The world’s cleanest energy companies took a hit when Donald Trump won the US presidential election in November. But their market value seems to have bounced back within a month of the famously fossil fuel friendly President taking office, new data shows.
The world’s top 200 clean energy companies offered around a one percent better total return on investment compared to a market benchmark between August and November last year, before Trump’s election victory hit the companies’ collective market value, according to data from clean capitalism company Corporate Knights and NGO As You Sow. But their latest report suggests the drop may have just been a blip.
The Clean 200 index tracks the market value of the companies with the highest share of clean energy revenues worldwide. The index was created in August 2016, with two UK companies on the list — utilities giant SSE were the ninth largest company, with tech company Dialog Semiconductor coming in at 163rd. Siemens, Toyota Motors, and Schneider Electric were the top three companies listed in the index.
Today’s updated Clean 200 progress report shows low carbon companies’ total return in January 2017 bounced back to around three percent, after the lows of November last year where it fell to around minus two percent.
The index aims to represent companies that are true leaders in clean energy by only including companies that have a market capitalisation of more than $1 billion, and make more than 10 percent of revenue from new energy sources. The index excludes utilities that get more than 50 percent of their revenue from fossil fuels, as well as excluding all oil and gas companies as defined by the Sustainability Accounting Standards Board.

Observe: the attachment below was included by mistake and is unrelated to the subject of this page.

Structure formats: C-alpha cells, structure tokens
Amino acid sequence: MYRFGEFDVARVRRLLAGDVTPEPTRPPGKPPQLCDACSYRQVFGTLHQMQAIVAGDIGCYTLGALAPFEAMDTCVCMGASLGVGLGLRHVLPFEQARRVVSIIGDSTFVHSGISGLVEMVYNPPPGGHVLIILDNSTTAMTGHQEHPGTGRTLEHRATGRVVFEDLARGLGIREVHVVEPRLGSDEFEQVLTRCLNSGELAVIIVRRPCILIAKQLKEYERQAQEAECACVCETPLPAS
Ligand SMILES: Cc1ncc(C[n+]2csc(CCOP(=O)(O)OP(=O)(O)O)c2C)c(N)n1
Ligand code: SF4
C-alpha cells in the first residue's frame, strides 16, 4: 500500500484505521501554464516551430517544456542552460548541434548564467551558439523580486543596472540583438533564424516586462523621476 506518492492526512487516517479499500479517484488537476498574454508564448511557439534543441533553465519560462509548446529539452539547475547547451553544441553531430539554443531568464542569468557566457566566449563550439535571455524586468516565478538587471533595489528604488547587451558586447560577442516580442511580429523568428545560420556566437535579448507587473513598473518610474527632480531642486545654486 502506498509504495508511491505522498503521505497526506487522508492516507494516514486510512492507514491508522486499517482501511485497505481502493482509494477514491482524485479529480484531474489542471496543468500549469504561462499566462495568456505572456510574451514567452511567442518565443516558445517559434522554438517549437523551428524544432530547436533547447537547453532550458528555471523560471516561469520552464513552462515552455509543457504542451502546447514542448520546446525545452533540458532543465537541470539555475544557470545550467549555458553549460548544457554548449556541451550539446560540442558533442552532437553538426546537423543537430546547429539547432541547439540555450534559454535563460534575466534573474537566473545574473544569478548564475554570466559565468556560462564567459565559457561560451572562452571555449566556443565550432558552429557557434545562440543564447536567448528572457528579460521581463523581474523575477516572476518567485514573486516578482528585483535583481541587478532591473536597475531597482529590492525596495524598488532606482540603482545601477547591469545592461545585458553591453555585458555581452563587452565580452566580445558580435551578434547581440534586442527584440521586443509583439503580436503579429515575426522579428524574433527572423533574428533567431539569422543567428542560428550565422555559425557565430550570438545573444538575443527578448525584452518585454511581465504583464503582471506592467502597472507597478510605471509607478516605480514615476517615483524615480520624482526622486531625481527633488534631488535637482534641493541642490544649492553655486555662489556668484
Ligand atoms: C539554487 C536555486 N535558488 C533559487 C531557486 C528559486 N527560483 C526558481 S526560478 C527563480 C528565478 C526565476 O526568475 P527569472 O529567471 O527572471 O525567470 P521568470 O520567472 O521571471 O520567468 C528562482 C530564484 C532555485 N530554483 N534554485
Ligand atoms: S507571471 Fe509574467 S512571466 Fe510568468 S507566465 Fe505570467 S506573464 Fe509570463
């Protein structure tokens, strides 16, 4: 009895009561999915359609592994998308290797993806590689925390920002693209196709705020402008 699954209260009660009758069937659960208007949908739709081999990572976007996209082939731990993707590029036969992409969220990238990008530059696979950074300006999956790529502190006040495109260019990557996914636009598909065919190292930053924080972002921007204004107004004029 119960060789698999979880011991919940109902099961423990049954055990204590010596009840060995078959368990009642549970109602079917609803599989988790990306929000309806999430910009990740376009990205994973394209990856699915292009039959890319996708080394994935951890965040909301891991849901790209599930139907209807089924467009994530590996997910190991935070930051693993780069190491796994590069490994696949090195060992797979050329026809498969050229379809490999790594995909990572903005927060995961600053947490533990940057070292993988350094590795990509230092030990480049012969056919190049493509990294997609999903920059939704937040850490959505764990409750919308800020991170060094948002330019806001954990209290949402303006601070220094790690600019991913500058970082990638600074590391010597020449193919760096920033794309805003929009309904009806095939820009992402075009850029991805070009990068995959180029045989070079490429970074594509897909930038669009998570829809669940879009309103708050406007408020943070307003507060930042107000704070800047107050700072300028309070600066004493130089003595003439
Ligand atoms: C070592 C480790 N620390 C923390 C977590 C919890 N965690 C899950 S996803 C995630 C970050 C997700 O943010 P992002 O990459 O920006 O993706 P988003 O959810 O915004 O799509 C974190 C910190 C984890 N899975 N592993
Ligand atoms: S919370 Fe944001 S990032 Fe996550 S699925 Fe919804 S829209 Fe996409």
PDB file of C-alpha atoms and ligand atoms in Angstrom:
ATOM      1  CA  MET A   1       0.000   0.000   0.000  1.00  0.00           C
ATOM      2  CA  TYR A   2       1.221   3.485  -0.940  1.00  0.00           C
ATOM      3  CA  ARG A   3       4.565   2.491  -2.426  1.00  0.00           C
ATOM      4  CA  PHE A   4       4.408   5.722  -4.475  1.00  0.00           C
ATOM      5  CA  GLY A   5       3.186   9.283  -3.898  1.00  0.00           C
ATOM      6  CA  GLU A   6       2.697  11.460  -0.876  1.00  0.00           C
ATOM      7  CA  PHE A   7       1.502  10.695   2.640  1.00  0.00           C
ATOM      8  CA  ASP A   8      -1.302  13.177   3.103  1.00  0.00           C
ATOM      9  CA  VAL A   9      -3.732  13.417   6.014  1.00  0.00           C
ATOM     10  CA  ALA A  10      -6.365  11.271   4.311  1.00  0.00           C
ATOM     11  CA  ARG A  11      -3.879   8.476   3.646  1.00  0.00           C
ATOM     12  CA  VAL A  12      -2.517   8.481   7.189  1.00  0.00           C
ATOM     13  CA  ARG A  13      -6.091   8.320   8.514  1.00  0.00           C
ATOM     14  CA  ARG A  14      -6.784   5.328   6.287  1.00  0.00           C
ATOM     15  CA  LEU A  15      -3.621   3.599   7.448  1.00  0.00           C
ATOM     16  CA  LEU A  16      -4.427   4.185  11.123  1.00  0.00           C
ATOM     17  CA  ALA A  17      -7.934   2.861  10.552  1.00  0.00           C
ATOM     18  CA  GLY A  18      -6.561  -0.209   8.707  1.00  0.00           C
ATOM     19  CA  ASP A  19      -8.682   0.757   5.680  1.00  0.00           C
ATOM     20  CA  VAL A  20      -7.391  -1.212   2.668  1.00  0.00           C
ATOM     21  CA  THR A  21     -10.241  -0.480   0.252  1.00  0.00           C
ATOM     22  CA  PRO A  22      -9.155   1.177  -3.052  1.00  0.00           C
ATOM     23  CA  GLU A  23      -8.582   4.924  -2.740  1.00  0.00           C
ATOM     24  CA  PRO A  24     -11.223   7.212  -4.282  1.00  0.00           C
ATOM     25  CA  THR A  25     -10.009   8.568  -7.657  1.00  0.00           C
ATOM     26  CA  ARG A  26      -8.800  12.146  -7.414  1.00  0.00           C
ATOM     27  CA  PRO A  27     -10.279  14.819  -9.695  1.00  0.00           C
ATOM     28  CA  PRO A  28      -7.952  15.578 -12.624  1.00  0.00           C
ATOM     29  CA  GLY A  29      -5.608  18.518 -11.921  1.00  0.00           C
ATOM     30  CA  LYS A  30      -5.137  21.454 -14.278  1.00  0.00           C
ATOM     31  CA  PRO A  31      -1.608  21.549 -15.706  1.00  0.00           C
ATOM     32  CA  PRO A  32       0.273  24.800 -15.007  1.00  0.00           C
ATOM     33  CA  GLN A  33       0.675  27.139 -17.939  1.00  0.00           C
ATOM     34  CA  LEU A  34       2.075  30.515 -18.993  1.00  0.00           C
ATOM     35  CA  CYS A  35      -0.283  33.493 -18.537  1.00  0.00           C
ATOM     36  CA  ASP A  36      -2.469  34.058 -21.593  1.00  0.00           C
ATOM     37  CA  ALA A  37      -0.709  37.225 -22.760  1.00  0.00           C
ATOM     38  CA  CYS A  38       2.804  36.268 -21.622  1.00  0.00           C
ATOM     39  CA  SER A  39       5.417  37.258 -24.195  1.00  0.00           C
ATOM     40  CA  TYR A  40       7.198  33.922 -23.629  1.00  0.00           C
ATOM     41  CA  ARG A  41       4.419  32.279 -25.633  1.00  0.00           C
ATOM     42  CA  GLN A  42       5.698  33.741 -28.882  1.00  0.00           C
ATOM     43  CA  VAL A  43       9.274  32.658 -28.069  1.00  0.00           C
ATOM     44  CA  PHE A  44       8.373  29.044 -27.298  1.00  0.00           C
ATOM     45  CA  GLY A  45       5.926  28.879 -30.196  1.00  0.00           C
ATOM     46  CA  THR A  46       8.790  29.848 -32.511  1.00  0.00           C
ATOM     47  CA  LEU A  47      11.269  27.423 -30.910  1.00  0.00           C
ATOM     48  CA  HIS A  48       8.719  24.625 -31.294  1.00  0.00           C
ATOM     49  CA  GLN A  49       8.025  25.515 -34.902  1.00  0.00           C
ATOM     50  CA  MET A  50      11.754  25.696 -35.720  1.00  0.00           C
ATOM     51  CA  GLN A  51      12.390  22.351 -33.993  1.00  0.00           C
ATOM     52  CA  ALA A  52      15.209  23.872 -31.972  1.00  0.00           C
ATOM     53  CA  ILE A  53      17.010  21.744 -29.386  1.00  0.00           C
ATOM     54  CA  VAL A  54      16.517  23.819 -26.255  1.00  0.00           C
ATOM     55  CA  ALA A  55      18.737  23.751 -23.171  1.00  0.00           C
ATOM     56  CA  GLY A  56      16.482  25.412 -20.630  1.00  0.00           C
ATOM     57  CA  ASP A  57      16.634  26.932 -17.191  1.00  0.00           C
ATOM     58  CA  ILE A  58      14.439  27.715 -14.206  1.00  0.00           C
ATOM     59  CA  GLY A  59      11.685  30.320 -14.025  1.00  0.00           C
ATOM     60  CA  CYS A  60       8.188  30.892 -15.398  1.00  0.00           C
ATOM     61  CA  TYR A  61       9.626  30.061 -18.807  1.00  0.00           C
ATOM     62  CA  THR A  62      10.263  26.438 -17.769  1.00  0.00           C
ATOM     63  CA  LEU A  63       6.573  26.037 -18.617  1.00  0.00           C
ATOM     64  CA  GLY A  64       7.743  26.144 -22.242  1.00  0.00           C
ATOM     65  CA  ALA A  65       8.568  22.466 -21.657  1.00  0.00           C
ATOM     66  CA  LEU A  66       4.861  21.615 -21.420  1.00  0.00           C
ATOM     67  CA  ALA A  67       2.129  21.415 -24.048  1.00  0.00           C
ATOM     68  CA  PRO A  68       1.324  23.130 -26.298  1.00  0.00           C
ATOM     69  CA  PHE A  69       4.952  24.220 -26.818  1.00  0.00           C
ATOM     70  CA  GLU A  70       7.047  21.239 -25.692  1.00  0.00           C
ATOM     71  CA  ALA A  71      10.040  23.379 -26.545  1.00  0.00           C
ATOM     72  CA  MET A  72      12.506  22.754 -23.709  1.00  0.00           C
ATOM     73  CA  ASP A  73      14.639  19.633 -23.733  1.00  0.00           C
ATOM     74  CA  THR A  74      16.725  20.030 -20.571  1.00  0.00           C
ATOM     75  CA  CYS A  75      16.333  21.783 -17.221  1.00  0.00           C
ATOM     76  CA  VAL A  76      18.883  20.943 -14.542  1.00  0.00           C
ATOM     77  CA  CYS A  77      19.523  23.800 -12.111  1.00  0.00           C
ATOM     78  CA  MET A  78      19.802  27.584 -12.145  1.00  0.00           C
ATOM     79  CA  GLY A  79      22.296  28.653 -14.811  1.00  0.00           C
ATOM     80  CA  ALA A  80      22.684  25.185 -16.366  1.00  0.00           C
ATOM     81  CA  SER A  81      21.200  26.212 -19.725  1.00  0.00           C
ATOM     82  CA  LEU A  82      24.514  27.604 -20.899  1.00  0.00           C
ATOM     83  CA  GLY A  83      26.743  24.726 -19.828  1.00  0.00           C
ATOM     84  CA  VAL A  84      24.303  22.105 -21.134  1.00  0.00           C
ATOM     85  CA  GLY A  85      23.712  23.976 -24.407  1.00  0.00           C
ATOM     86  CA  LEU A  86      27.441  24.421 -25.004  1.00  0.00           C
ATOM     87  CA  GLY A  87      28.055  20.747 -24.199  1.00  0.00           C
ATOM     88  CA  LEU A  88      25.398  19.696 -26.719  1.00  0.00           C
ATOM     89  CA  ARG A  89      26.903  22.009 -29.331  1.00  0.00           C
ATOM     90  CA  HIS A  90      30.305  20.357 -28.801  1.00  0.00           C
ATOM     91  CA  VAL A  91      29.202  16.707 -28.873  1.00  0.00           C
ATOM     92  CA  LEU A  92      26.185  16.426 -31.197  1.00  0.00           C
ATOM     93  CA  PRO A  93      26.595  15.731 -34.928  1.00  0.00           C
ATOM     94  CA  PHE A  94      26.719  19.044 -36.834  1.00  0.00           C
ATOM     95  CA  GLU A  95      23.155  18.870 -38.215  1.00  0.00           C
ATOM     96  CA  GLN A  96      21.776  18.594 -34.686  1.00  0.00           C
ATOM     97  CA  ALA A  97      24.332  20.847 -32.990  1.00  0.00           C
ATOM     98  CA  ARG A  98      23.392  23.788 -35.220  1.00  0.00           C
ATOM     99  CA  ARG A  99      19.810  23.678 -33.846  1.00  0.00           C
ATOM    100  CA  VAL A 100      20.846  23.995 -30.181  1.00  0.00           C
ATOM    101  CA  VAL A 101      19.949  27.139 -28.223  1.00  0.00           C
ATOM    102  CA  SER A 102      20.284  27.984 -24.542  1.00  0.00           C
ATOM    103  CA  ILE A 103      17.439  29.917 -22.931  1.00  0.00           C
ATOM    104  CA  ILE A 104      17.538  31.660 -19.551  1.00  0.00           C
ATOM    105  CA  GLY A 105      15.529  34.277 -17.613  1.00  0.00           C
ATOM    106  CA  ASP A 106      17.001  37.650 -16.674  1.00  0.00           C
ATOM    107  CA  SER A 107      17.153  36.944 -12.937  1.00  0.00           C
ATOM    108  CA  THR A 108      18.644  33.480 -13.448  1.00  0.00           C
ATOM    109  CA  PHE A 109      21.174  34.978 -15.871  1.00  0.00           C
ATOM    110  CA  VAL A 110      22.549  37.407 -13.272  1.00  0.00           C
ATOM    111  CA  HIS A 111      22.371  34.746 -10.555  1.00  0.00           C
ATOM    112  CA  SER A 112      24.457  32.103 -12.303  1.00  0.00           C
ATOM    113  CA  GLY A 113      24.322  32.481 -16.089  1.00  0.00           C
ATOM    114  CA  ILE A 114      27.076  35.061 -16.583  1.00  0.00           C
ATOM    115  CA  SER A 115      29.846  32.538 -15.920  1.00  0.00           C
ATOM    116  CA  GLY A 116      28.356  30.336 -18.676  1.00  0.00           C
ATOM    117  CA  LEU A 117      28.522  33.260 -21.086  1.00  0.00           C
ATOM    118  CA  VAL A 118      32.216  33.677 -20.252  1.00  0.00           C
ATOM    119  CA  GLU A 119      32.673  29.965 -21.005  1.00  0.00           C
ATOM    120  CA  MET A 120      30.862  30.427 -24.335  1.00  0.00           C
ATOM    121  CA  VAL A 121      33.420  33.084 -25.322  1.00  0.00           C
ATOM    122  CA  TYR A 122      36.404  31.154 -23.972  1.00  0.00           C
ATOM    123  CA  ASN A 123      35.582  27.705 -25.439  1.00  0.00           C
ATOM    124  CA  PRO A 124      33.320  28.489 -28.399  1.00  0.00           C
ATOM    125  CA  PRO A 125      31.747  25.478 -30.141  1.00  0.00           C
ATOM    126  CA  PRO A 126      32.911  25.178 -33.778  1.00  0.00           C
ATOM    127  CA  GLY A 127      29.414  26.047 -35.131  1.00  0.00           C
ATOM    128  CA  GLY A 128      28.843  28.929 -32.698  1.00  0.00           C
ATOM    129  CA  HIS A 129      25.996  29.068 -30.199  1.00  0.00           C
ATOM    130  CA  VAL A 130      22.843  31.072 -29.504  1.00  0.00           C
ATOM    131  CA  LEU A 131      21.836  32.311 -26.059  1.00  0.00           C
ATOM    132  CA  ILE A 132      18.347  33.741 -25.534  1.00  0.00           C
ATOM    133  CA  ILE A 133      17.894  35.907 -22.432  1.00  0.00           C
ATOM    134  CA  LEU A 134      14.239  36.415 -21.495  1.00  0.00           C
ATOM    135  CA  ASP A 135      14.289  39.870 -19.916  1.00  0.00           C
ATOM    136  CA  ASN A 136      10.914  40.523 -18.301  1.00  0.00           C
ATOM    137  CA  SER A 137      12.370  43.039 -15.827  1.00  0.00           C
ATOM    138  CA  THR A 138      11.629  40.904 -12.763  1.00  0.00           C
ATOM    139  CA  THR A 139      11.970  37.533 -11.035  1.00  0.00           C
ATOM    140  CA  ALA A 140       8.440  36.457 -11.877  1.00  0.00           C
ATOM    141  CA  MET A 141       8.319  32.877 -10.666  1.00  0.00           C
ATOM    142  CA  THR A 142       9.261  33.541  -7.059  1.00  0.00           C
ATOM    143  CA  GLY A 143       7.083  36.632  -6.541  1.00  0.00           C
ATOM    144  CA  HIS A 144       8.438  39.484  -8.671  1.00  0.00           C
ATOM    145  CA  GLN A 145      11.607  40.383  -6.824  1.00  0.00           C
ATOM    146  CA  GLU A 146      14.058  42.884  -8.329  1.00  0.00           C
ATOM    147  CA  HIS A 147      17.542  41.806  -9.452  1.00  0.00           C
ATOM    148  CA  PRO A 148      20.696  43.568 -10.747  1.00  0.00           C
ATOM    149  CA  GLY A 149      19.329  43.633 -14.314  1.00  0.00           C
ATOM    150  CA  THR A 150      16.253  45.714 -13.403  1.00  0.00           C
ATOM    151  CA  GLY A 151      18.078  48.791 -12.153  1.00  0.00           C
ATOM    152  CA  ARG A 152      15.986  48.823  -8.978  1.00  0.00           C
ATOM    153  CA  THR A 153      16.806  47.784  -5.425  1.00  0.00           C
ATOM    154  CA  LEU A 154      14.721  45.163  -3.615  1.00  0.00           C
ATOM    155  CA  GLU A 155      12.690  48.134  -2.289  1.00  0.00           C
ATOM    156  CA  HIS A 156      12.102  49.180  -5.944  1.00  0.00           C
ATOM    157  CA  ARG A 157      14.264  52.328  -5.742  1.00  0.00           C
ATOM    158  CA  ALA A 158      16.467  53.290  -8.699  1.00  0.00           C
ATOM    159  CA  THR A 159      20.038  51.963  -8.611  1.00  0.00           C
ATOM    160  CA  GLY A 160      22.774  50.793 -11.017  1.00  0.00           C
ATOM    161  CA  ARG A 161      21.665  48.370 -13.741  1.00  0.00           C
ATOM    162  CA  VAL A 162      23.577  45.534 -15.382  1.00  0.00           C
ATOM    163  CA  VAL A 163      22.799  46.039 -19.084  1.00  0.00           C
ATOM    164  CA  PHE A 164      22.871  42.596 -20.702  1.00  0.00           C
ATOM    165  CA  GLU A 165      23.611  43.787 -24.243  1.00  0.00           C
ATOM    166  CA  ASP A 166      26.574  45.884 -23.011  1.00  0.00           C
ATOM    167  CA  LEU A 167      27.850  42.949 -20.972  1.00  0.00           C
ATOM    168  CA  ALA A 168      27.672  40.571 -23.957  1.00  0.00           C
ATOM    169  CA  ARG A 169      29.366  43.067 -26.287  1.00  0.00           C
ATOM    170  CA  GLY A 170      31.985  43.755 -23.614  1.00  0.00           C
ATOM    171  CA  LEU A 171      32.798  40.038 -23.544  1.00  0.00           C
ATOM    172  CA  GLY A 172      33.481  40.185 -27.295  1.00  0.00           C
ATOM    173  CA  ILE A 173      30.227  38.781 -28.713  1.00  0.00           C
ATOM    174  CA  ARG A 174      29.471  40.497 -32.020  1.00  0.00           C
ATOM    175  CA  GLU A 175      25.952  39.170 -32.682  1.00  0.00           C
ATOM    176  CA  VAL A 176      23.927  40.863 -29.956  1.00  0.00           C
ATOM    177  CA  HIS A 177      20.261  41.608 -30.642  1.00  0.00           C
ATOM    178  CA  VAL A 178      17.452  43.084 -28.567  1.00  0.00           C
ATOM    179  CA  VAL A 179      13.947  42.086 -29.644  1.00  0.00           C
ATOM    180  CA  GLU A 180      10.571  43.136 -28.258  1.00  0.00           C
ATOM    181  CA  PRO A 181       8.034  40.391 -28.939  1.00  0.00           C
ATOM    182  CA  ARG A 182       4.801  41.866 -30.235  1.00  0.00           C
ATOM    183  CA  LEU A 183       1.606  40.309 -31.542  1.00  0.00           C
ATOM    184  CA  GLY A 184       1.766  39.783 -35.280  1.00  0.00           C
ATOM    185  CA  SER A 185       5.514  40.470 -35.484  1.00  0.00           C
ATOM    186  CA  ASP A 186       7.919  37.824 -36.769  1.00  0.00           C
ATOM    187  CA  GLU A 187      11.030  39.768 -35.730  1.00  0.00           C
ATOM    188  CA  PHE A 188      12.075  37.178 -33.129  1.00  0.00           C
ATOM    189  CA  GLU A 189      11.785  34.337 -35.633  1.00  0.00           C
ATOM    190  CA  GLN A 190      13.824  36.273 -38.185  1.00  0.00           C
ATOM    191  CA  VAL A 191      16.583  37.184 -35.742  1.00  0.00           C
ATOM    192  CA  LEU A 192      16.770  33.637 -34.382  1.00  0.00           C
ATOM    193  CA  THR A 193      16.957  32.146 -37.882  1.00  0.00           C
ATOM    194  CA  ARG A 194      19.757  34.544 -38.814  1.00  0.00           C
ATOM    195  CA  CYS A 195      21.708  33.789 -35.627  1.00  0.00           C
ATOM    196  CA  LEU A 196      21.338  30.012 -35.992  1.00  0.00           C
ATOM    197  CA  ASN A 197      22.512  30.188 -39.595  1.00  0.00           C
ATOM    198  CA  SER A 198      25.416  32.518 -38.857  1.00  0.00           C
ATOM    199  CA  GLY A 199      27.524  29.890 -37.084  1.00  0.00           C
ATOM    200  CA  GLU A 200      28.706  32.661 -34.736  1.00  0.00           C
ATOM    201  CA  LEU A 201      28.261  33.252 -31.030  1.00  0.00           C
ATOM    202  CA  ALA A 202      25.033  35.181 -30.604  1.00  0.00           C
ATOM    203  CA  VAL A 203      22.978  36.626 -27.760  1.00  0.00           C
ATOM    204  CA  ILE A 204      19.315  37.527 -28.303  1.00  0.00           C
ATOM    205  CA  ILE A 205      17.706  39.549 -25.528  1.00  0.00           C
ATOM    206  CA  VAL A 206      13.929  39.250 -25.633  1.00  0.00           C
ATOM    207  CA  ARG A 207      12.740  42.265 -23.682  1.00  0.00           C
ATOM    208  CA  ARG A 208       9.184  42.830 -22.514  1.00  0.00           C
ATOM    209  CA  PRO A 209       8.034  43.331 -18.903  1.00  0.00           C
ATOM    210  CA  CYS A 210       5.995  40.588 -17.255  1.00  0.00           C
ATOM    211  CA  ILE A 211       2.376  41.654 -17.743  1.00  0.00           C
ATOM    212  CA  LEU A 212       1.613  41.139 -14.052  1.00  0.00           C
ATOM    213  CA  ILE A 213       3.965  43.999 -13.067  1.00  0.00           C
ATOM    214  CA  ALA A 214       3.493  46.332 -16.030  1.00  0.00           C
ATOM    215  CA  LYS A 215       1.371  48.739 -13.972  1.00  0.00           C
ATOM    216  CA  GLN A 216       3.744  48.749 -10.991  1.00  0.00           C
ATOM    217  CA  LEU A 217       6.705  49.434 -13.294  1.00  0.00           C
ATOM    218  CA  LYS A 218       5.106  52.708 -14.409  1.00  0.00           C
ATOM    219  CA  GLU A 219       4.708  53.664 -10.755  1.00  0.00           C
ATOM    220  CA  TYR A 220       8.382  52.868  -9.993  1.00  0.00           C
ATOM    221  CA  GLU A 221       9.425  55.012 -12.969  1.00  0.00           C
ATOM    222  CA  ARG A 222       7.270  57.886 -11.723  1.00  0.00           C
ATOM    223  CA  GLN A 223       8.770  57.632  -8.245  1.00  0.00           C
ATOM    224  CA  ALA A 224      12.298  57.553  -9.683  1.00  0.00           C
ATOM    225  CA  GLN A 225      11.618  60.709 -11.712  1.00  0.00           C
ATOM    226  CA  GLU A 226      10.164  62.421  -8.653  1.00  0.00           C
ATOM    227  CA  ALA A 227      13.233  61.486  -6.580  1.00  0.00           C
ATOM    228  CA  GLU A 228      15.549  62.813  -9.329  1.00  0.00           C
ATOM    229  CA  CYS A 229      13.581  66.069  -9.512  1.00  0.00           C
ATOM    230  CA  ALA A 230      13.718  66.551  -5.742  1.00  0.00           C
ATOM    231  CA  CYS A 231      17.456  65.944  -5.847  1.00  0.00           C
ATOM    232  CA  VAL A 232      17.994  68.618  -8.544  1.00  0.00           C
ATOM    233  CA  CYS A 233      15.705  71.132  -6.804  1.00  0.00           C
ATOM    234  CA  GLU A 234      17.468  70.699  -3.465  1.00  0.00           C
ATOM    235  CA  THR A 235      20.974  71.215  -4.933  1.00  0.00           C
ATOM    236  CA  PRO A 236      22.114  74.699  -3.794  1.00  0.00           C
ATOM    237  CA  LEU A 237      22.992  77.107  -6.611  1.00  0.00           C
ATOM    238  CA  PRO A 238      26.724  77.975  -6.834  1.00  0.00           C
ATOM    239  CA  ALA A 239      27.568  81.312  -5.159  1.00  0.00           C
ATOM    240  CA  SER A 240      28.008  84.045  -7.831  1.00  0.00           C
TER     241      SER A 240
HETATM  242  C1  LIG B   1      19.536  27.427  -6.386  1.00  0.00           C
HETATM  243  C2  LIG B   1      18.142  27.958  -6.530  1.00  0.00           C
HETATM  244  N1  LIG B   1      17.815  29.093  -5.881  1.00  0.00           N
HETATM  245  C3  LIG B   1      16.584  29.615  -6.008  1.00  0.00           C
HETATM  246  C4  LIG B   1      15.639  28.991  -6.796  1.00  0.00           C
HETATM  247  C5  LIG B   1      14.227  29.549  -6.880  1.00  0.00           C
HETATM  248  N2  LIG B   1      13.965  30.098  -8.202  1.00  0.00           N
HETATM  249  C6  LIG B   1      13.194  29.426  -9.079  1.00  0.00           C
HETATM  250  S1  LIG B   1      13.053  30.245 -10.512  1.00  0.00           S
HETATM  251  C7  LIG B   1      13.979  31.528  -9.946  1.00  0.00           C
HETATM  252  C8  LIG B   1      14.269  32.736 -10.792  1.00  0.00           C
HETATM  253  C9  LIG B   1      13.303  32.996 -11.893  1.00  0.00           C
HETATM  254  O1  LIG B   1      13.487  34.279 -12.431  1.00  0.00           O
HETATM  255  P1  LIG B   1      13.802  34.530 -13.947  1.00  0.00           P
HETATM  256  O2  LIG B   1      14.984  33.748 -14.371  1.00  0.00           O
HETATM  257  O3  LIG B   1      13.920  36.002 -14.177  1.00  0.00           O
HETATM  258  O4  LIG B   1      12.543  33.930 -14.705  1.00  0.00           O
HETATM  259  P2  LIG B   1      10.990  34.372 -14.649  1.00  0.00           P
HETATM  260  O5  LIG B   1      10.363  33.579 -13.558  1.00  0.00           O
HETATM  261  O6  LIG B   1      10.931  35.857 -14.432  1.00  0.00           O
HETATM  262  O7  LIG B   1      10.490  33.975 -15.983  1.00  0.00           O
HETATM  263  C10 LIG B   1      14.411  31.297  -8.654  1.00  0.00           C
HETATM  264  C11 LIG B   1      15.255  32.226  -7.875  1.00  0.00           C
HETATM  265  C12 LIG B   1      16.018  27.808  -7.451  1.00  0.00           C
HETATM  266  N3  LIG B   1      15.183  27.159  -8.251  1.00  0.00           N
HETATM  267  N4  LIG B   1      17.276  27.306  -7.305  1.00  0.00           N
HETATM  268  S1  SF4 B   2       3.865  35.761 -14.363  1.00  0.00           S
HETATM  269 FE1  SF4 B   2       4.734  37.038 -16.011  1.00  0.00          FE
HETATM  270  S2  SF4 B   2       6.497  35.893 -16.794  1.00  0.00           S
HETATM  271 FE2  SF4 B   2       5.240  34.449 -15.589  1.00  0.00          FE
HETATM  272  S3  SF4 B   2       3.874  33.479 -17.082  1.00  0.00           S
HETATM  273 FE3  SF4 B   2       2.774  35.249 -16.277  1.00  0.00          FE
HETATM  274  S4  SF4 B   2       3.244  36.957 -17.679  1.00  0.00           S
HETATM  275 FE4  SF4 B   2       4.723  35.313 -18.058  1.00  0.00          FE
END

That means big oil companies that make the majority of their money in dirty energy while also profiting from a clean energy arm are excluded. The sheer size of the companies means even their relatively small low carbon revenue could appear very large compared to smaller, dedicated clean energy companies, and could skew the Clean 200 index’s data.
The Clean 200 index also excludes companies that “engage in negative climate lobbying”.
“A litmus test to being part of the clean energy solution is that you don’t fight to obstruct its progress”, Toby Heaps, CEO of Corporate Knights, told DeSmog UK. Many of the companies that would fall foul of that criteria make less than 10 percent of their revenue from clean energy anyway, he pointed out.
He said that while the data shows fossil fuels remain profitable, clean energy is becoming increasingly competitive in its own right.
“While clean energy offers significantly more growth potential than fossil fuels in the 21st century, we should not expect it to generate the same outsize returns as fossil fuels did in the 20th century.”
“The industrial powerhouses are driving this transition by providing the electrification and efficiency solutions that make up the bulk of activity, while the large oil and gas companies are betting pounds on the past and pennies on the future.”
SSE was unsurprisingly pleased with the news that it featured in the top 200 for the first time. A spokesperson told DeSmog UK:
“SSE is working hard to reduce its carbon emissions, achieving a year-on-year reduction since 2010 and it has invested billions in renewable generation and the infrastructure that supports it.
“SSE has been recognised as a leader for its actions and disclosure on climate change as it looks to halve the carbon intensity of the electricity it generates between 2006 and 2020.”
Main image via Pixabay CC0